1. Business
  2. Funding and finance
January 20, 2021updated 08 Mar 2021 12:42pm

UK top destination in Europe for fintech investment

By Ellen Daniel

The UK has held on to its title of fintech capital of Europe, accounting for just under half of Europe’s fintech investment for 2020.

This is according to investment figures released by Innovate Finance, the industry body for UK fintech. It revealed that $4.1bn venture capital and growth private equity was invested across 408 deals in the UK in 2020, only topped by the US in total capital raised.

The UK had more fintech deals and capital invested than Germany, Sweden, France, Switzerland and the Netherlands combined. This is despite a 9% year-on-year drop in investment in UK fintech thought to be caused by the Covid-19 pandemic.

Global fintech investment for 2020 reached $44bn across 3,052 deals, a 14% increase from 2019, demonstrating the resilience of the sector.

Within Europe, Germany was second with $1.4bn of investment across 71 deals, up 50%. Sweden ranked third with $1.3bn of capital raised.

Notable deals included a $650m investment in Swedish startup Klarna, and $580m invested in UK challenger bank Revolut. German challenger N26 also received $570m.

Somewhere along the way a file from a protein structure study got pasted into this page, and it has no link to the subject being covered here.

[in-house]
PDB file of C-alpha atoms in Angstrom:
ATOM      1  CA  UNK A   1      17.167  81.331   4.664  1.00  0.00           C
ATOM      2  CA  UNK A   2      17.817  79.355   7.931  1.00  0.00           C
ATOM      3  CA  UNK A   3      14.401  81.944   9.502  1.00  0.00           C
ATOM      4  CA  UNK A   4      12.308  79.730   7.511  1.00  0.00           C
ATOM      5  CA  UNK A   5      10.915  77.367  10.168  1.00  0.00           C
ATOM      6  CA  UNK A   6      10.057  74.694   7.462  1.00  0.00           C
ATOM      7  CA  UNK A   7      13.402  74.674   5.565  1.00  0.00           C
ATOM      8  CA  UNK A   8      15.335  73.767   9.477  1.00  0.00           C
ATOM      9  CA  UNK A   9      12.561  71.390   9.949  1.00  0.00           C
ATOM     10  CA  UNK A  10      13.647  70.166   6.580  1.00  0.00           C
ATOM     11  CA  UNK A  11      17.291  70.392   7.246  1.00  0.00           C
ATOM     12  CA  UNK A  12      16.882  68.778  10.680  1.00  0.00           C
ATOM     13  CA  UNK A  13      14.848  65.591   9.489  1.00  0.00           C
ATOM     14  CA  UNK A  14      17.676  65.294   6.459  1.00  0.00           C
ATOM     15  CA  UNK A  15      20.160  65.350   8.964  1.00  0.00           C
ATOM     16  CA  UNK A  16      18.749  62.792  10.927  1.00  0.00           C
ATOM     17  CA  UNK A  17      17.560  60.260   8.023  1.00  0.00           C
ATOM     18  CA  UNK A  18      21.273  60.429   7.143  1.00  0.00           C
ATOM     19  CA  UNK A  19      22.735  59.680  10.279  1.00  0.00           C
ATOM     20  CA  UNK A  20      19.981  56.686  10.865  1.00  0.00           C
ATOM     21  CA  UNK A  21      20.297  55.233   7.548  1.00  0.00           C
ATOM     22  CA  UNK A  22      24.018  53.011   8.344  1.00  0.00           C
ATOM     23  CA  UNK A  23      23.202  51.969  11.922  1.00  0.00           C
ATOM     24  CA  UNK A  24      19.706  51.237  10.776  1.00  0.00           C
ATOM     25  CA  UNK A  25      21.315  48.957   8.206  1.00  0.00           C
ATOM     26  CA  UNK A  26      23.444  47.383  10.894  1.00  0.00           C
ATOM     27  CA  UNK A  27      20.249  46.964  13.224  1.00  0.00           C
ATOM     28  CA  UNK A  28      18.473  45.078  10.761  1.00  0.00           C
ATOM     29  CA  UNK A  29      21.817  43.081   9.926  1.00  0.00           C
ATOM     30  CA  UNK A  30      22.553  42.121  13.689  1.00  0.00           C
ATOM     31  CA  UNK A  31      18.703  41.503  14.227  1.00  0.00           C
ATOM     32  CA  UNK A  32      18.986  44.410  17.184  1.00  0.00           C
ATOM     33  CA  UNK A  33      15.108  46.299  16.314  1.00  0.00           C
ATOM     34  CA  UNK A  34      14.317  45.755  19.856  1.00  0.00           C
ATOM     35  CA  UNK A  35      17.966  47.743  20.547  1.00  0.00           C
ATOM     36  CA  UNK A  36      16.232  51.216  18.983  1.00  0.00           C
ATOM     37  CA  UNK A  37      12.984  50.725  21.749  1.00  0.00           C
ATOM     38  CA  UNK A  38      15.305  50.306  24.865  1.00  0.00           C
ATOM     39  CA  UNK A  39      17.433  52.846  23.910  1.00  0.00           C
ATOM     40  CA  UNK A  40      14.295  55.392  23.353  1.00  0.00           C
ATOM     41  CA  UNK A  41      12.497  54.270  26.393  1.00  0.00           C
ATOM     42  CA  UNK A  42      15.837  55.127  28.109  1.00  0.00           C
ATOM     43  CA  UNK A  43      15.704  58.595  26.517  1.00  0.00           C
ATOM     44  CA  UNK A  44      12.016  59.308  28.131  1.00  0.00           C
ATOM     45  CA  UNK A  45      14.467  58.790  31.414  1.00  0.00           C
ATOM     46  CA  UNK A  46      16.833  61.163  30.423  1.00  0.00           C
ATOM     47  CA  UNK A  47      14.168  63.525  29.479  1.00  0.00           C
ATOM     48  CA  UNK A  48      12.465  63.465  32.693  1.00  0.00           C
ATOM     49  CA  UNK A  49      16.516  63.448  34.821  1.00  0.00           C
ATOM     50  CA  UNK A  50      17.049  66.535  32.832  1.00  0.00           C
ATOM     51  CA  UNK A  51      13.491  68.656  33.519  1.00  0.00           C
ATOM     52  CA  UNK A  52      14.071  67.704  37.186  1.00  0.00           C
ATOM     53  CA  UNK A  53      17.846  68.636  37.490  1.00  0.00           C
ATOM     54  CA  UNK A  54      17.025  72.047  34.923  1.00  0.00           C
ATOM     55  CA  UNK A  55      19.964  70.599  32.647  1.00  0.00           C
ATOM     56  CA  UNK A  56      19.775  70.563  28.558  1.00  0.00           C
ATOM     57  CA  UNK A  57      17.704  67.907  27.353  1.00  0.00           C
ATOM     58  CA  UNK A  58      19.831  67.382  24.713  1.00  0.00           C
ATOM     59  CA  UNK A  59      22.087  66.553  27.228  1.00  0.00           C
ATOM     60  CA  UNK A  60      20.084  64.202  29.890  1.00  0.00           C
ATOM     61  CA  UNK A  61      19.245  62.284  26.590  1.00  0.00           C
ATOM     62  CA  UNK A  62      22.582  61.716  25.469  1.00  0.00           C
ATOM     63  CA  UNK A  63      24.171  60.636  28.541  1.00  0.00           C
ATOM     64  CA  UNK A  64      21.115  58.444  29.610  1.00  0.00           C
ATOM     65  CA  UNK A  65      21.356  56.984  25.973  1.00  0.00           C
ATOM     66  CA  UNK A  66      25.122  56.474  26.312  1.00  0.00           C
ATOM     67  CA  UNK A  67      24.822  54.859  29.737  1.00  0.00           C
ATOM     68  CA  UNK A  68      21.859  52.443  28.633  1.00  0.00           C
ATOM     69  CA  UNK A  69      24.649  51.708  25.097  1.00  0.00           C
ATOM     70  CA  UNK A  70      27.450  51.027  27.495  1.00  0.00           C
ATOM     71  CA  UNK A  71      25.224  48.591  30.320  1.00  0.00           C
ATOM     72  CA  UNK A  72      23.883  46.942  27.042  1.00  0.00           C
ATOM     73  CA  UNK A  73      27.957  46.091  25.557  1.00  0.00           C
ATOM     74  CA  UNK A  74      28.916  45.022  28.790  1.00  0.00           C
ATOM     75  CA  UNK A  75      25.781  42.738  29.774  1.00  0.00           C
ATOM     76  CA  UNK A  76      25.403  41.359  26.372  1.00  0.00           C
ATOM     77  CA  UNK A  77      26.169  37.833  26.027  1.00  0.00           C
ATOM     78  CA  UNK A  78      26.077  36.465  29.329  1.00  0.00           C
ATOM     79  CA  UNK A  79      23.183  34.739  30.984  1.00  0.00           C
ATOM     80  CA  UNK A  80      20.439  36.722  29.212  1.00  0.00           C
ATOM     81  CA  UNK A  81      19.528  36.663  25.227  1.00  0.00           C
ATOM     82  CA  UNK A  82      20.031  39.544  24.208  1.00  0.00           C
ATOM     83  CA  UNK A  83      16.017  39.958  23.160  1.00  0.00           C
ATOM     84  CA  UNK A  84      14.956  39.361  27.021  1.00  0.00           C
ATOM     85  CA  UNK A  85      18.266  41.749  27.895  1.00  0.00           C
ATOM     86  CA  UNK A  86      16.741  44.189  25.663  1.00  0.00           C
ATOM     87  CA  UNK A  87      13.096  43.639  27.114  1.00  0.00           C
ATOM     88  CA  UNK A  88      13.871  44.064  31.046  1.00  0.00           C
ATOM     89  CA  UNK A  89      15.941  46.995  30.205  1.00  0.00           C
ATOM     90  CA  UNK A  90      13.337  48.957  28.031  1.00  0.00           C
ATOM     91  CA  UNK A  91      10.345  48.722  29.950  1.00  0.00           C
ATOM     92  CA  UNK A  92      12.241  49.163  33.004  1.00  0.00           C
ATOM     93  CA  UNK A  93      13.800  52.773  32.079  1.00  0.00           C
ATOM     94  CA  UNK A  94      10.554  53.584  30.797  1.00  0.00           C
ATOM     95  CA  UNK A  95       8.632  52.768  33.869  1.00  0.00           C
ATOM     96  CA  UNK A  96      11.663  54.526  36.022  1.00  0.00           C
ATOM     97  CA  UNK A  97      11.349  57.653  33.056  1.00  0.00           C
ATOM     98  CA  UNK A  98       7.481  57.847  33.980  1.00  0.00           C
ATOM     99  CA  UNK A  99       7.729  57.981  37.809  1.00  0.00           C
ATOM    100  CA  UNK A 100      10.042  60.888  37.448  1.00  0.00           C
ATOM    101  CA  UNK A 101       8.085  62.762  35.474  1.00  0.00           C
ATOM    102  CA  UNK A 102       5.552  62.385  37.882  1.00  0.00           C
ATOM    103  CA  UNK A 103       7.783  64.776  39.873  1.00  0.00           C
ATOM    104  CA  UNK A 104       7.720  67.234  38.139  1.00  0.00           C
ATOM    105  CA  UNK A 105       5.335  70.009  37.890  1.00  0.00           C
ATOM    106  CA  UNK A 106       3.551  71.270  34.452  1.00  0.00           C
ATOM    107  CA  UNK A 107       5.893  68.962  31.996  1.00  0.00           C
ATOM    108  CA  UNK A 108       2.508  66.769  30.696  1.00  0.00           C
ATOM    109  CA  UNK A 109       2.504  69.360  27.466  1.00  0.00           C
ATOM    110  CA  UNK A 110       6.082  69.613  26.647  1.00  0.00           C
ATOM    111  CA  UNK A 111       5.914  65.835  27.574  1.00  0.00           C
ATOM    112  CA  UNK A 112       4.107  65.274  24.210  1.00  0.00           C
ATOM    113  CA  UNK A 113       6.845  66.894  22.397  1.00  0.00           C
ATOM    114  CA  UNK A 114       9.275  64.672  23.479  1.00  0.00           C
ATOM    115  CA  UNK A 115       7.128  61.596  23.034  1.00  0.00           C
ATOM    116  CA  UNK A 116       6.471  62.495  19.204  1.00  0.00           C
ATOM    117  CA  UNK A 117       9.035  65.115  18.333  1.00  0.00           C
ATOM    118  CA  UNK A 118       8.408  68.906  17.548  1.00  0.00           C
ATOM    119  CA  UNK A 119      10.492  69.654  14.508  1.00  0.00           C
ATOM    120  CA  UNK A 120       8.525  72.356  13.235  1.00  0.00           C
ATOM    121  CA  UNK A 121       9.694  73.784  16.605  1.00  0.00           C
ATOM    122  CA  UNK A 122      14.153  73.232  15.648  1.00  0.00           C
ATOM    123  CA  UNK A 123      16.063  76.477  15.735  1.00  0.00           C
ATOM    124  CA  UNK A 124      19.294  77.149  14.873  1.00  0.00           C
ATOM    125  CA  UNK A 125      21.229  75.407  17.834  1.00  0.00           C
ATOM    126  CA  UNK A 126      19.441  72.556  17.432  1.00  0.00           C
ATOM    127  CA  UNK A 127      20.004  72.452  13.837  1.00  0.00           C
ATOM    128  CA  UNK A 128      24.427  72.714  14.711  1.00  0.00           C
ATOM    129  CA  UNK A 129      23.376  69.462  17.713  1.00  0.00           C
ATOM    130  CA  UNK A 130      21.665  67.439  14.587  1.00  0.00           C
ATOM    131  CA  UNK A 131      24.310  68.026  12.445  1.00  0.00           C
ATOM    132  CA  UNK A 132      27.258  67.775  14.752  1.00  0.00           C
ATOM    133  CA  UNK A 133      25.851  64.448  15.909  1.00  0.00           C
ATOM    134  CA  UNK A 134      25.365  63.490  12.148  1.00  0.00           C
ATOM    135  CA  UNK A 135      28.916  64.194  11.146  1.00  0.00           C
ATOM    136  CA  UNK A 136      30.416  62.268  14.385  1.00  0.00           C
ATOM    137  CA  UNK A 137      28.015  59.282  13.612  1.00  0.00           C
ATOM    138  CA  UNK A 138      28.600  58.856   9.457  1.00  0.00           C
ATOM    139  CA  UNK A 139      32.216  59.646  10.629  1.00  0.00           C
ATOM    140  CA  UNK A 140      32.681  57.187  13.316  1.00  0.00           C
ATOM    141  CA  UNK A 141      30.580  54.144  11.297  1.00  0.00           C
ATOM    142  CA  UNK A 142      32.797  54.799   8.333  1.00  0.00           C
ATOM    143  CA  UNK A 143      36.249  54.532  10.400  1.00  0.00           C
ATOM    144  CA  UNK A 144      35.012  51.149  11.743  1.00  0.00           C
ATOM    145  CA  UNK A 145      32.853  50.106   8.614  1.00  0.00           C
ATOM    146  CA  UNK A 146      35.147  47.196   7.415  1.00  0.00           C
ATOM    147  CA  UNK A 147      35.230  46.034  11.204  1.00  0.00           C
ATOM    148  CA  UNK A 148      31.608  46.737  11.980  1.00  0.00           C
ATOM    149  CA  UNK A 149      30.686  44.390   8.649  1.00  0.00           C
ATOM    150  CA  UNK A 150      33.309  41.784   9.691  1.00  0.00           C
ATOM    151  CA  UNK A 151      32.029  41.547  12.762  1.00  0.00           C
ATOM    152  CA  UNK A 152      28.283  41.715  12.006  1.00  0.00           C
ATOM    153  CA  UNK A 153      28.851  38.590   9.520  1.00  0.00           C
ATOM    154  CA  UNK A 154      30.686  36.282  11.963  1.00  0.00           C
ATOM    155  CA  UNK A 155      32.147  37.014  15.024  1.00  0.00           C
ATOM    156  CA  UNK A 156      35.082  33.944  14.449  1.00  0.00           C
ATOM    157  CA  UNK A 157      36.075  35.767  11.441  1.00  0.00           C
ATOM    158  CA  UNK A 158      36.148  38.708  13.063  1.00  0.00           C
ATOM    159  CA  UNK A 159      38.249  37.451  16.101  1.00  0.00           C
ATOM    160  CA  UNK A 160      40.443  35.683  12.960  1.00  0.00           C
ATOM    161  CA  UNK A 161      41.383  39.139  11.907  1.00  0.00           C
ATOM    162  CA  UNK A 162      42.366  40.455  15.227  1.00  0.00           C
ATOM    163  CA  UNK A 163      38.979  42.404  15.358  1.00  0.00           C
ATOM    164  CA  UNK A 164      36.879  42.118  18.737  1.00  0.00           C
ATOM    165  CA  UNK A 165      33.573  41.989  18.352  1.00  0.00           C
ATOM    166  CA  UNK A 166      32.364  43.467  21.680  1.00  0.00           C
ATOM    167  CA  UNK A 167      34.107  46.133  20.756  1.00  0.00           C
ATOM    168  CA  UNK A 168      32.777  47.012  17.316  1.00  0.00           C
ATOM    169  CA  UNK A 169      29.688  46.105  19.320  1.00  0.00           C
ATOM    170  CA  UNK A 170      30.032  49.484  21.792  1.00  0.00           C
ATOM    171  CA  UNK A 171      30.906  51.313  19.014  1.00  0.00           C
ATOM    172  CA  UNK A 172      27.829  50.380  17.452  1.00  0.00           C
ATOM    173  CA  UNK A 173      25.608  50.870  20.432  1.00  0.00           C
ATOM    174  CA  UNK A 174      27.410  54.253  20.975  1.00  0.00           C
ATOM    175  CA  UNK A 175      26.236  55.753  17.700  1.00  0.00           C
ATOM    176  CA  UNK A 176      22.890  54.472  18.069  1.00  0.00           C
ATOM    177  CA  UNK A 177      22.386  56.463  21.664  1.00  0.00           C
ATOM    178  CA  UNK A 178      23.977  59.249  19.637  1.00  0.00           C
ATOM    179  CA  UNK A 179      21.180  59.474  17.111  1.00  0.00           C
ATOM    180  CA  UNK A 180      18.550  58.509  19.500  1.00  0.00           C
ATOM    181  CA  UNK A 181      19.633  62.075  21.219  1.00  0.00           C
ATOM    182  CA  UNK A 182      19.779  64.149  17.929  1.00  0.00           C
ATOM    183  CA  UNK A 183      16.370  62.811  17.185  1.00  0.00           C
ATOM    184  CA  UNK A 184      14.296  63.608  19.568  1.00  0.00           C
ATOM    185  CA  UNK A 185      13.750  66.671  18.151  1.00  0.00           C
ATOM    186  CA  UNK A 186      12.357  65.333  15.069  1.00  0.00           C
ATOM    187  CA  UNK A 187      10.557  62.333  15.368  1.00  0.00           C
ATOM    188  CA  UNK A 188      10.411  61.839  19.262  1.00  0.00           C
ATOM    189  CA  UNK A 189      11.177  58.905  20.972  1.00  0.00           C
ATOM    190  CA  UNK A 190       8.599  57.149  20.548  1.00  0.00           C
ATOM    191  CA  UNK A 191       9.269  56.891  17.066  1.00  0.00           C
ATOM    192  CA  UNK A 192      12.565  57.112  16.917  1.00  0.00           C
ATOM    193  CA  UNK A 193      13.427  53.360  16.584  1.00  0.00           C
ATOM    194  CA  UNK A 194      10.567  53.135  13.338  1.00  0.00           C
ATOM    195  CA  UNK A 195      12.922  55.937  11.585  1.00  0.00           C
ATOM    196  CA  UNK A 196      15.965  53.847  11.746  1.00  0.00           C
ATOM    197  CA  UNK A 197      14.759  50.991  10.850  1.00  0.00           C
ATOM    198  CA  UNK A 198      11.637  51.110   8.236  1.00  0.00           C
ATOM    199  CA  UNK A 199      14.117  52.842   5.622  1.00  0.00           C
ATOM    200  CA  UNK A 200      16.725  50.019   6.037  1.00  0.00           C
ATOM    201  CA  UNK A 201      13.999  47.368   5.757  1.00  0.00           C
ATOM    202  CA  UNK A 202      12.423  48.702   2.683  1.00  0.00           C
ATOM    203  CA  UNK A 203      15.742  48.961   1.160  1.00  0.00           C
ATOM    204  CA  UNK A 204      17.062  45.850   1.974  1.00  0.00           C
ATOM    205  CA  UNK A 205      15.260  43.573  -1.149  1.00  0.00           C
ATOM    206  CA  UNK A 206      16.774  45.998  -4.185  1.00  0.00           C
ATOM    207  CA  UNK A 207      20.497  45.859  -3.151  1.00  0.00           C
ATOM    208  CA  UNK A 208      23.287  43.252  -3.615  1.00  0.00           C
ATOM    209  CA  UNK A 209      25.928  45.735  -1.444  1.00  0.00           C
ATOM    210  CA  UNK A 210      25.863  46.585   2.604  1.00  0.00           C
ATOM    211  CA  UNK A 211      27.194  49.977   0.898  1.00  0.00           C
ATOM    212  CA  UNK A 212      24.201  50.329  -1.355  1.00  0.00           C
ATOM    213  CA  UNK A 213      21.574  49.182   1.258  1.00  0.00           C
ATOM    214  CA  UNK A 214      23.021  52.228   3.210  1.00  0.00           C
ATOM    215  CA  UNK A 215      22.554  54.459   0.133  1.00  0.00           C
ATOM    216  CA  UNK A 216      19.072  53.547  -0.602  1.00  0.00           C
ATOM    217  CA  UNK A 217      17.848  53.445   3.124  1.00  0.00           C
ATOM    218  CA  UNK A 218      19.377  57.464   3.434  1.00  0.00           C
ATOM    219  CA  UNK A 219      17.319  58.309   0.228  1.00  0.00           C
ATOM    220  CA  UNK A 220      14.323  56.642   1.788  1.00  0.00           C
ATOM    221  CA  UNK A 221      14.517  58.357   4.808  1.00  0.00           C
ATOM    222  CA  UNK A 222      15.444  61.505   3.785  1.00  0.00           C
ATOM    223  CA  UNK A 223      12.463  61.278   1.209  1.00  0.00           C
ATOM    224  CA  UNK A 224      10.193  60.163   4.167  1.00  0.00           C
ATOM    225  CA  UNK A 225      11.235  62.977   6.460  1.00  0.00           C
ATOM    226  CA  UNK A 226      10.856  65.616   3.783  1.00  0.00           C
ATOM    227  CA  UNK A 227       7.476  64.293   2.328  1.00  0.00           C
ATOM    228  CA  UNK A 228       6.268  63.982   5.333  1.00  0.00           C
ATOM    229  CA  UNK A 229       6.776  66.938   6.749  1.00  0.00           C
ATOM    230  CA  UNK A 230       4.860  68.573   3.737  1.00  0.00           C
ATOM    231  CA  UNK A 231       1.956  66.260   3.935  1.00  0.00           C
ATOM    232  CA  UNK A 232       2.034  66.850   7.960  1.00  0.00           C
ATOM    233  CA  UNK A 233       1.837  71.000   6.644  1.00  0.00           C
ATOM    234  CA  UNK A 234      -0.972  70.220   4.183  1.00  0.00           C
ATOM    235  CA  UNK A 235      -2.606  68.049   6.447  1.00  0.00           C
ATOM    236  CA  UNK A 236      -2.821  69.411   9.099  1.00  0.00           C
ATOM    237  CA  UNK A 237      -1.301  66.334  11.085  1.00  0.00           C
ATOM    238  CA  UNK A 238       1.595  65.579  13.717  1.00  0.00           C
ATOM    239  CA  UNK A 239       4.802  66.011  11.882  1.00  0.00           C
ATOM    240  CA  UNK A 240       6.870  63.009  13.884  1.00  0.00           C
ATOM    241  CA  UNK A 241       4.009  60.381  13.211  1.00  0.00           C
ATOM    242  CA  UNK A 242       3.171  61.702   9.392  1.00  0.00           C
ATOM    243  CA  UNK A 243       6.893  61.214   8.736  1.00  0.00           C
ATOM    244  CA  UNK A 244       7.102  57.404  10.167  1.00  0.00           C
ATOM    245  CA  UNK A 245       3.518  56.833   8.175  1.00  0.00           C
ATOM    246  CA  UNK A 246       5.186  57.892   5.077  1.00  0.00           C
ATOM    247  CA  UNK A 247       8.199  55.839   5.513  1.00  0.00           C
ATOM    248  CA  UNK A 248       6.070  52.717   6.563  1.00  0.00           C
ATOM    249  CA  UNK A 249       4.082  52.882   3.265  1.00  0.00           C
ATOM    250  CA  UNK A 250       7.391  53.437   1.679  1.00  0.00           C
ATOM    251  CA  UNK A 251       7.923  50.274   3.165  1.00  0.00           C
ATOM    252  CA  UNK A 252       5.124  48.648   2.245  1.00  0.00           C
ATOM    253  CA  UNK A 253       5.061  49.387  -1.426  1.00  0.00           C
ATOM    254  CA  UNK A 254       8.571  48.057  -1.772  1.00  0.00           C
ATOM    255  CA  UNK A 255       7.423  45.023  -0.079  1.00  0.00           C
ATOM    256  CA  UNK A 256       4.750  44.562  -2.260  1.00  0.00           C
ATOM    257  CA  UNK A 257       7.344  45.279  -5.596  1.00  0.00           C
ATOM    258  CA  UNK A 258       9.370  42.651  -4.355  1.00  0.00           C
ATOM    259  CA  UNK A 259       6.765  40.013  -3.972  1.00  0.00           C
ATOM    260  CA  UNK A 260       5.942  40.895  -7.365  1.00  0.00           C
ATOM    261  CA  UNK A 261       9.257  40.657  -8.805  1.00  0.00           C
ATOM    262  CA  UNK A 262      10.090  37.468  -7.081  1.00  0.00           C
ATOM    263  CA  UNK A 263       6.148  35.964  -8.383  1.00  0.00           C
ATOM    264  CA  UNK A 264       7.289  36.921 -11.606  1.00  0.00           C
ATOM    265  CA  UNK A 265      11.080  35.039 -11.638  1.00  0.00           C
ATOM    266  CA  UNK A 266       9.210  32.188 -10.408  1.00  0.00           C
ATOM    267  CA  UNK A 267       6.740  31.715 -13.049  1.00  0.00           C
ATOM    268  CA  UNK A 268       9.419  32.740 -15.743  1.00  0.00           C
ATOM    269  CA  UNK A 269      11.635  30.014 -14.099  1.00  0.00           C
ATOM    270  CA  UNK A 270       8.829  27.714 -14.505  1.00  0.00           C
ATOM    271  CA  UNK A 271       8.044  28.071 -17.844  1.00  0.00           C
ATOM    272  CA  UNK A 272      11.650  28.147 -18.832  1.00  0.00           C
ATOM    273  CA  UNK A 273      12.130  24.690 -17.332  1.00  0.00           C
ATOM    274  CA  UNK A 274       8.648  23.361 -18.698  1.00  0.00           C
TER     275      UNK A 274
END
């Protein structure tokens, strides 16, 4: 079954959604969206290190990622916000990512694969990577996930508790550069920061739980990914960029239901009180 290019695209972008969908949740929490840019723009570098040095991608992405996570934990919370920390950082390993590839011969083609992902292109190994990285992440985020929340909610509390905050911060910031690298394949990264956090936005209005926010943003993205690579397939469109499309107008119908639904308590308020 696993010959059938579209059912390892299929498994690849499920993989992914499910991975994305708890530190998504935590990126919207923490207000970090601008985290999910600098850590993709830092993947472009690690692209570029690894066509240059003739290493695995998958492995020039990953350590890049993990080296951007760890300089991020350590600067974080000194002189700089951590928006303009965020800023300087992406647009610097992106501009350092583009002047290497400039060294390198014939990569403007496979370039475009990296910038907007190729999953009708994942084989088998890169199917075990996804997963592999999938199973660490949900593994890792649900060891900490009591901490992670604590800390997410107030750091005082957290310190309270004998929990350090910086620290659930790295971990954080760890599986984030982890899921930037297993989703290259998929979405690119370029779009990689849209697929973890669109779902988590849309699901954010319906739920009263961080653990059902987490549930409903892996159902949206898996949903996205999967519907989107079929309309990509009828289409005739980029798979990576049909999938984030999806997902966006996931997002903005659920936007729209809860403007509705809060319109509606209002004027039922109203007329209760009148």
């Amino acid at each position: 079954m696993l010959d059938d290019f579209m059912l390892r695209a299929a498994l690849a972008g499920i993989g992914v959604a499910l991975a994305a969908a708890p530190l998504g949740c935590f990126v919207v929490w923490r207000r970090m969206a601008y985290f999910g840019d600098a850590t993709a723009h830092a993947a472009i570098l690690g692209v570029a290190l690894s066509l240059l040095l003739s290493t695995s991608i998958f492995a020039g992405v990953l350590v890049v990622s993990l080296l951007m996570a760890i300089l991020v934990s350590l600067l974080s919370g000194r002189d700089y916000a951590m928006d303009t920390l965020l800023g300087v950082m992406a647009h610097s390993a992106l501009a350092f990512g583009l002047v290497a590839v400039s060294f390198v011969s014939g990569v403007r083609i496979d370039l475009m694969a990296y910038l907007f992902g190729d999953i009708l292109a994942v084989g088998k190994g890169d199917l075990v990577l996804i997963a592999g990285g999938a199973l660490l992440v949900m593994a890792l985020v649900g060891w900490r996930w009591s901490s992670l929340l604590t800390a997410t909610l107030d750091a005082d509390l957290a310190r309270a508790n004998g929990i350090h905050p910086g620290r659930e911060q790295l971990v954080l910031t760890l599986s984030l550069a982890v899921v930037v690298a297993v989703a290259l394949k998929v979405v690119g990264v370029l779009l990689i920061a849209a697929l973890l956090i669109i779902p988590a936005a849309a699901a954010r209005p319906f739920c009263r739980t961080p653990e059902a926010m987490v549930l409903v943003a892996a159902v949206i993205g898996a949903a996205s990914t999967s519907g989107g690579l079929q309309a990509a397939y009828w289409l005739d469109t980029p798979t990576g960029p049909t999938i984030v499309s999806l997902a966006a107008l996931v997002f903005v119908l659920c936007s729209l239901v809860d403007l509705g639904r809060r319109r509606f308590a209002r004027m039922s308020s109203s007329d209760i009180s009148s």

Charlotte Crosswell, CEO of Innovate Finance, commented:

“Given the tough and turbulent year we’ve experienced, it’s very encouraging to see strength and resilience in the global FinTech sector’s ability to raise capital. Now more than ever, we should celebrate the strong position the UK has carved out at an international level. We are a world-leading FinTech hub, and as the figures reveal, the epicentre of FinTech in Europe – despite the many challenges thrown our way.

“The pandemic has created new barriers for many companies seeking funding, so it is all the more vital that we support our innovative companies to fuel their future success and growth. The upcoming FinTech Strategic Review is a key step on that path that will help to ensure long-term, sustained investment.”


Read More: Over a quarter of Brits now have a digital-only bank account.